- Discuss the legal aspects of the divorce when the children aren’t present. Keep them out of this part of the matter.
Keep the children’s schedules in equilibrium as much as possible. Both parents need to prioritize the children’s activities and get them to and from places on time. That way they can feel like their lives continue in the same way as before, despite the separation.
Refrain from making negative comments about your ex-partner. Although you need an outlet for your emotions and resentments, you should lean on other friends and family for that, not your children.
In conclusion, don’t allow situations that should be handled exclusively by adults to negatively affect your children. It’s entirely the parents who took the decision to separate.
For the children, their family remains the same in spite of facing this new reality. Try to prevent drastic changes in the day-to-day dynamics so that their mood and emotions aren’t affected.
All cited sources were thoroughly reviewed by our team to ensure their quality, reliability, currency, and validity. The bibliography of this article was considered reliable and of academic or scientific accuracy.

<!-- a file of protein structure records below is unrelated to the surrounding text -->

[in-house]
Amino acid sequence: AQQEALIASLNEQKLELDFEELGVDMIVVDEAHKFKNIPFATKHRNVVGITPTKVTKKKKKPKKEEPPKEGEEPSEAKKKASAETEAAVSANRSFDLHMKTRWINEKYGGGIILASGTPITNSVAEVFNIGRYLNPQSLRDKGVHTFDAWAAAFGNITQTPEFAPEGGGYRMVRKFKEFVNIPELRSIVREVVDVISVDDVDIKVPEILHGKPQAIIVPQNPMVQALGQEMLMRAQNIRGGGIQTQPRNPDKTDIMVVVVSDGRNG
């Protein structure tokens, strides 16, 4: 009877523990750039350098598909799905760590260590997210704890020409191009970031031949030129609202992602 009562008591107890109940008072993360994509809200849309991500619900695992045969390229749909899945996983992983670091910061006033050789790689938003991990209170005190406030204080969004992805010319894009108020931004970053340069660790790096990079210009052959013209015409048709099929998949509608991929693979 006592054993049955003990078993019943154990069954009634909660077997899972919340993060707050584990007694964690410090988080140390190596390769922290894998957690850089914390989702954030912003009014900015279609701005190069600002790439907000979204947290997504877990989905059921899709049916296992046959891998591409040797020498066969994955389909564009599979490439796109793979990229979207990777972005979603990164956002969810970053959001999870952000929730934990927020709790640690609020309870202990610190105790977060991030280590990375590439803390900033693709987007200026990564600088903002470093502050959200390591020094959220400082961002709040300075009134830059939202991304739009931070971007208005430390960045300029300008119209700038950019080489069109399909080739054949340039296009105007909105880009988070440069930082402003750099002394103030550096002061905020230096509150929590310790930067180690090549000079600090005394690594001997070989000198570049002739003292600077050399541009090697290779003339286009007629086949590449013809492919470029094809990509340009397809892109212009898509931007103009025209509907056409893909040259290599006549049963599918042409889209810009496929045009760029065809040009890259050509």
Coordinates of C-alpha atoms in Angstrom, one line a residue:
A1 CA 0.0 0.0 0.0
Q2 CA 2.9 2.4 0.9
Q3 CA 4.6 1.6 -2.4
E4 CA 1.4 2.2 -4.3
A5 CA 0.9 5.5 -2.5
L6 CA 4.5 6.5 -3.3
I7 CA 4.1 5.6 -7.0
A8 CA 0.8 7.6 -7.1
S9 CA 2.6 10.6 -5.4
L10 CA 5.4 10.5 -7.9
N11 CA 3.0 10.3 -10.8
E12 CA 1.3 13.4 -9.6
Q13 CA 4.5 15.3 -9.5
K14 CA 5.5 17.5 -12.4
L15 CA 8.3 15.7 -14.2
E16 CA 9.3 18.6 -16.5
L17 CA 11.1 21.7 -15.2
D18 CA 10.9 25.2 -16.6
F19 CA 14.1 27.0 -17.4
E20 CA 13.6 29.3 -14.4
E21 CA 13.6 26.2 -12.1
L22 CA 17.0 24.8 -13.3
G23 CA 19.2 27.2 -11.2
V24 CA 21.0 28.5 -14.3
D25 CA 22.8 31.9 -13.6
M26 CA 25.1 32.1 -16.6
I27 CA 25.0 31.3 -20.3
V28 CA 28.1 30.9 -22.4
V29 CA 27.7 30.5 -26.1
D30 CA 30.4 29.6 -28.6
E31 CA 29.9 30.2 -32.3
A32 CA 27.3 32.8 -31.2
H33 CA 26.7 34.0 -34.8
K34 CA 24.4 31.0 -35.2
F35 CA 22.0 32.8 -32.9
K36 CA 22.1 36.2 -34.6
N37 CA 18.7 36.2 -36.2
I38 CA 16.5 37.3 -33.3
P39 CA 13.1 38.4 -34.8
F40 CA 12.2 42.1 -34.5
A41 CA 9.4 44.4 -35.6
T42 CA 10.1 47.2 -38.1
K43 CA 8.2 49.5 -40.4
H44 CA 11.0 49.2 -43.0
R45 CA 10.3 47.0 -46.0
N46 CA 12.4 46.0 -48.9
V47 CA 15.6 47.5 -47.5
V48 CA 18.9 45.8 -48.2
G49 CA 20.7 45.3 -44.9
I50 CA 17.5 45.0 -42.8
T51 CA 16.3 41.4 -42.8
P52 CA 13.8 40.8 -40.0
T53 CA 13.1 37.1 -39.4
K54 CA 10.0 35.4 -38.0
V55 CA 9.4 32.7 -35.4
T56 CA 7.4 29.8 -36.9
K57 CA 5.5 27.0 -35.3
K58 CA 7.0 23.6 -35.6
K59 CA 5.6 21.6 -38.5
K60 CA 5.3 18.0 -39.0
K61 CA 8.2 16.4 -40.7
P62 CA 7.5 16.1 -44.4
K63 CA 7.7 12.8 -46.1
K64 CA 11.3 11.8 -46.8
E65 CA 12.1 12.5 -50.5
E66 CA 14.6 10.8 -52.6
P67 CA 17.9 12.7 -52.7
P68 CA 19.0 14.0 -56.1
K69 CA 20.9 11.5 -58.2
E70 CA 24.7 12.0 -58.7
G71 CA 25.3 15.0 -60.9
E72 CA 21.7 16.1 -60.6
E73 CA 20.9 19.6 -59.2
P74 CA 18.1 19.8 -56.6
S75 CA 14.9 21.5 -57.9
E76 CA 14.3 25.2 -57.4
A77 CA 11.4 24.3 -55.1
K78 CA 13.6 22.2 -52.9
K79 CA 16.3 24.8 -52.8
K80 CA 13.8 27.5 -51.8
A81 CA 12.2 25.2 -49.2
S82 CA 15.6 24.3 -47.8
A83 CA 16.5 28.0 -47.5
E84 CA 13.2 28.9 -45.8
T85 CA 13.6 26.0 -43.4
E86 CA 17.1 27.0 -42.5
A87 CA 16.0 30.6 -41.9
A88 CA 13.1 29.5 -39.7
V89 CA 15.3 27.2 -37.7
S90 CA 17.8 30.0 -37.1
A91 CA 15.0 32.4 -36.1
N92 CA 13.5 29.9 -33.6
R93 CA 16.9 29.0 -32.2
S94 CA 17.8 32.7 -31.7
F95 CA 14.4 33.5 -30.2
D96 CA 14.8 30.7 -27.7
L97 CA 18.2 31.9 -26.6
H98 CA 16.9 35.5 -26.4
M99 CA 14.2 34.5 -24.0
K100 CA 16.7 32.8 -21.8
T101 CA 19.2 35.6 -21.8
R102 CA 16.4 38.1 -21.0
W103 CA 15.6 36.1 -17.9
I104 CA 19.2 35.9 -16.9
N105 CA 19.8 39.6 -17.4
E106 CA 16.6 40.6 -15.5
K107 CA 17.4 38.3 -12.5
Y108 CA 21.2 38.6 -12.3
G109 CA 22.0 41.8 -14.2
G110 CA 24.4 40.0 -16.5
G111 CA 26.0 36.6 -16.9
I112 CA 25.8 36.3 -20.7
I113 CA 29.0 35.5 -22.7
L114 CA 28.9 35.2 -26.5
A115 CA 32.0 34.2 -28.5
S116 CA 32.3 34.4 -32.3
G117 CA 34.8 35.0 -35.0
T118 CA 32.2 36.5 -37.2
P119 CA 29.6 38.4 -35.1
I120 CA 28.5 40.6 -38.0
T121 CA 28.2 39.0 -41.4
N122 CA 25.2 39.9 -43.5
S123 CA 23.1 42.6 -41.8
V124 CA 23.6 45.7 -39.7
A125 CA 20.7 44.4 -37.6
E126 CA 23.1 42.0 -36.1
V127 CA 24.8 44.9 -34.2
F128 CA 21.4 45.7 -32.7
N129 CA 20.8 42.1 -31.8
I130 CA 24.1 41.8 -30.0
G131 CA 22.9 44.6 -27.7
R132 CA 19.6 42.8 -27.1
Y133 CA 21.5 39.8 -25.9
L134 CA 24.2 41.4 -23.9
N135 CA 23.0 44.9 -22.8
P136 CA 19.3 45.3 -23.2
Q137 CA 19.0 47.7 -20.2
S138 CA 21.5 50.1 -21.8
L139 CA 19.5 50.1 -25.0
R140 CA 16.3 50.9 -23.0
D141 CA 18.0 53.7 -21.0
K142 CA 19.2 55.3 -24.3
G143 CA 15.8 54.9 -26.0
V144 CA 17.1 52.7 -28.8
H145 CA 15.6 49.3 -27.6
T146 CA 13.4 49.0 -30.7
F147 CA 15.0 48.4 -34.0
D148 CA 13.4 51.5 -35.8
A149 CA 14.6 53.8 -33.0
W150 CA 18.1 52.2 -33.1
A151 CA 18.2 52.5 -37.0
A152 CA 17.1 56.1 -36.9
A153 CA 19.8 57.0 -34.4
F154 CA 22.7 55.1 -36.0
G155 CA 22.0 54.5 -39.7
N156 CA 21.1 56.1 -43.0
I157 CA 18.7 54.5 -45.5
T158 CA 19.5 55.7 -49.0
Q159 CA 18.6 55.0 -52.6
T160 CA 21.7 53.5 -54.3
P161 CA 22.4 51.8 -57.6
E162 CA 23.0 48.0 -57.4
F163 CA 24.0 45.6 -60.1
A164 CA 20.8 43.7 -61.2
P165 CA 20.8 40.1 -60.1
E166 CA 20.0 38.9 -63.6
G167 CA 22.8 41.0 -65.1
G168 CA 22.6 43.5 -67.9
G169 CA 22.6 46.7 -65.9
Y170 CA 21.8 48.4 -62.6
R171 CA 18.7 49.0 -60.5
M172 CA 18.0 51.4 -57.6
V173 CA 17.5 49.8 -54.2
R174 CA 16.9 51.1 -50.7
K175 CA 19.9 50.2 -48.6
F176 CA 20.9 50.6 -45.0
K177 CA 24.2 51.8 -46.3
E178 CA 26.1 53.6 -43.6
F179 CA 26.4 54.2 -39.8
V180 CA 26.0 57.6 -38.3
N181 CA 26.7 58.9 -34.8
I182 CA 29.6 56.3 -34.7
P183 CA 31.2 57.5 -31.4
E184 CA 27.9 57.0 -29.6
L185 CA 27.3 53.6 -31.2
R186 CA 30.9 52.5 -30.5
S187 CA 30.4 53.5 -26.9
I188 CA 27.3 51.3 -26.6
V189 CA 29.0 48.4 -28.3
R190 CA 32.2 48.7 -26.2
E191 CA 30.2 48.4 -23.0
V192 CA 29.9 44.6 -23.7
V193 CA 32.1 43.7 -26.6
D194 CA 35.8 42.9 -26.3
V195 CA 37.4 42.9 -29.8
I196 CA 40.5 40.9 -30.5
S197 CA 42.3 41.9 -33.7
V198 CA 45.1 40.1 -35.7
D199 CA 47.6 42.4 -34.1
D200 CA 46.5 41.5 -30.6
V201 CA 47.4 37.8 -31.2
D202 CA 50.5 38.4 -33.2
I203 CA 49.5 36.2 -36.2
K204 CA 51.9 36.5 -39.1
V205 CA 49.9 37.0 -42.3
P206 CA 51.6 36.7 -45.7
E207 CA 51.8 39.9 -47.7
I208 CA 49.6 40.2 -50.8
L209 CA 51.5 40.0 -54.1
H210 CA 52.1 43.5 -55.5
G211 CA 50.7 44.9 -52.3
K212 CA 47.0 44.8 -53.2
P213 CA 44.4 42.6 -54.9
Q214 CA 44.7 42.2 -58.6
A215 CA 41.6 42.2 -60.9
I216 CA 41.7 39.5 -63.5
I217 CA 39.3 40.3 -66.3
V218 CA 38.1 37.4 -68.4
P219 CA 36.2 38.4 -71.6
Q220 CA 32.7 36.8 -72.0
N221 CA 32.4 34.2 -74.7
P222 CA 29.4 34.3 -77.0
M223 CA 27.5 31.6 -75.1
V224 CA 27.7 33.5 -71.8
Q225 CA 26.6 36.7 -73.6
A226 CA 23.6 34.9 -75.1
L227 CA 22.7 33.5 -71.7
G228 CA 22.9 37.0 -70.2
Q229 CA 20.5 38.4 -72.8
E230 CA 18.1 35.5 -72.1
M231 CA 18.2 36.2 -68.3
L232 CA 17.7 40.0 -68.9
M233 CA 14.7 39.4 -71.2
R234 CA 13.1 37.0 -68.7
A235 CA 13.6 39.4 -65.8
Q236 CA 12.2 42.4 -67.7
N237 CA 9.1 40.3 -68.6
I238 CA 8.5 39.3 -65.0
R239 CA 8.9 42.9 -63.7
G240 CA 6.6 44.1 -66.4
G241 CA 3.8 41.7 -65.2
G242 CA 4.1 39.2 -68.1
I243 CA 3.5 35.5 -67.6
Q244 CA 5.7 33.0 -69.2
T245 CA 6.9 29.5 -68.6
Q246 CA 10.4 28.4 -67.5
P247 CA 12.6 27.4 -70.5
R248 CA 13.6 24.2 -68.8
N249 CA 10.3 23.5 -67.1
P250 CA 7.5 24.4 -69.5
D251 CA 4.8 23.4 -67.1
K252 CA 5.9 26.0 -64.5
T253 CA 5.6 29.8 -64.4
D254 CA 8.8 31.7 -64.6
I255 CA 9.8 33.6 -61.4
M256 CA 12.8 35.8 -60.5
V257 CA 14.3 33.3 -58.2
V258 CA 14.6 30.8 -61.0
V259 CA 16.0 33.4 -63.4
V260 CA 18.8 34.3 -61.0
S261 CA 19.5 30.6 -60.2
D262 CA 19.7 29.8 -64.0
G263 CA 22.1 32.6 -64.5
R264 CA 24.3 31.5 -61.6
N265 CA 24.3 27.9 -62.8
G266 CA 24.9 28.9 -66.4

- Amato, P.; Keith, B. (1991). Parental divorce and the well-being of children: A meta-analysis. Psychological-Bulletin, 1991 Jul; 110 (1): 26-46
- Caplan, G. (1993). Prevención de los trastornos psicológicos en los hijos de padres divorciados. En: Caplan, G. Aspectos preventivos en salud mental. Barcelona: Paidós.
- Garin, P. B. (1992). Un análisis exploratorio de los posibles efectos del divorcio en los hijos. Psicothema, 4(2), 491-511.
- Salvador, G. P., & Del Barrio, V. (1995). El efecto del divorcio sobre la ansiedad de los hijos. Psicothema, 7(3), 489-497. https://www.redalyc.org/pdf/727/72707302.pdf
- Shaw, D. (1991) The Effects of divorce on children’s adjustment. Behavior Modification, 15(4), 456-485.
- Testor, C. P., Pujol, M. D., Vidal, C. V., & Alegret, I. A. (2009). El divorcio: una aproximación psicológica. Universidad Ramon Llull, 2, 39-46. https://www.researchgate.net/profile/Carles_Testor/publication/242775375_El_divorcio_una_aproximacion_psicologica/links/54e43ae50cf282dbed6ea7ba/El-divorcio-una-aproximacion-psicologica.pdf